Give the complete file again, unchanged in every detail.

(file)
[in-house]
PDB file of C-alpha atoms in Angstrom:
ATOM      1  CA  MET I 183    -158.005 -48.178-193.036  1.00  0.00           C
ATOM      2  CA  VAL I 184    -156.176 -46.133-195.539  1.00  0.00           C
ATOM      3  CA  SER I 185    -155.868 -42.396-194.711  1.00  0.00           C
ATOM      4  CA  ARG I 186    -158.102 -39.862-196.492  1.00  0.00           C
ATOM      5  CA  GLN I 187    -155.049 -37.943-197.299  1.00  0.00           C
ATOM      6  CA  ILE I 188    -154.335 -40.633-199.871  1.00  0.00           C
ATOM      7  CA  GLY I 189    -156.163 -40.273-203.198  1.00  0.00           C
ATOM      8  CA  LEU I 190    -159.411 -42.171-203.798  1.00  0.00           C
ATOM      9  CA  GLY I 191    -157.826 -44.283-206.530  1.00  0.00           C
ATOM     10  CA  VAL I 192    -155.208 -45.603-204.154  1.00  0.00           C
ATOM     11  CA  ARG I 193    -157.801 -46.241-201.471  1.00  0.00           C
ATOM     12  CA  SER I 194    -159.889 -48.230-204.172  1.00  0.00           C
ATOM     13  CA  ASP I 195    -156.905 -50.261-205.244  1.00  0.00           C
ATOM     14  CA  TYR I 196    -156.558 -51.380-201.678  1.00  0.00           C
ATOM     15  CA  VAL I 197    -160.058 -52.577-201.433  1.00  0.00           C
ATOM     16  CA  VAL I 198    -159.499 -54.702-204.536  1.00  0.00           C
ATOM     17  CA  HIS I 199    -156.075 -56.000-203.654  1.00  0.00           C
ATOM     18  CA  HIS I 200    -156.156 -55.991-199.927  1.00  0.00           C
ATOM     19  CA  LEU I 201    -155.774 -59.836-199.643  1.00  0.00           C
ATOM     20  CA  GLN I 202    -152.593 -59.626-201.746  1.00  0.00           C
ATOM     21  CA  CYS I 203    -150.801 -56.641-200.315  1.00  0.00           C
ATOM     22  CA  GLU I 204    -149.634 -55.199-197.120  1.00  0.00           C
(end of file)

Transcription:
[in-house]
PDB file of C-alpha atoms in Angstrom:
ATOM      1  CA  MET I 183    -158.005 -48.178-193.036  1.00  0.00           C
ATOM      2  CA  VAL I 184    -156.176 -46.133-195.539  1.00  0.00           C
ATOM      3  CA  SER I 185    -155.868 -42.396-194.711  1.00  0.00           C
ATOM      4  CA  ARG I 186    -158.102 -39.862-196.492  1.00  0.00           C
ATOM      5  CA  GLN I 187    -155.049 -37.943-197.299  1.00  0.00           C
ATOM      6  CA  ILE I 188    -154.335 -40.633-199.871  1.00  0.00           C
ATOM      7  CA  GLY I 189    -156.163 -40.273-203.198  1.00  0.00           C
ATOM      8  CA  LEU I 190    -159.411 -42.171-203.798  1.00  0.00           C
ATOM      9  CA  GLY I 191    -157.826 -44.283-206.530  1.00  0.00           C
ATOM     10  CA  VAL I 192    -155.208 -45.603-204.154  1.00  0.00           C
ATOM     11  CA  ARG I 193    -157.801 -46.241-201.471  1.00  0.00           C
ATOM     12  CA  SER I 194    -159.889 -48.230-204.172  1.00  0.00           C
ATOM     13  CA  ASP I 195    -156.905 -50.261-205.244  1.00  0.00           C
ATOM     14  CA  TYR I 196    -156.558 -51.380-201.678  1.00  0.00           C
ATOM     15  CA  VAL I 197    -160.058 -52.577-201.433  1.00  0.00           C
ATOM     16  CA  VAL I 198    -159.499 -54.702-204.536  1.00  0.00           C
ATOM     17  CA  HIS I 199    -156.075 -56.000-203.654  1.00  0.00           C
ATOM     18  CA  HIS I 200    -156.156 -55.991-199.927  1.00  0.00           C
ATOM     19  CA  LEU I 201    -155.774 -59.836-199.643  1.00  0.00           C
ATOM     20  CA  GLN I 202    -152.593 -59.626-201.746  1.00  0.00           C
ATOM     21  CA  CYS I 203    -150.801 -56.641-200.315  1.00  0.00           C
ATOM     22  CA  GLU I 204    -149.634 -55.199-197.120  1.00  0.00           C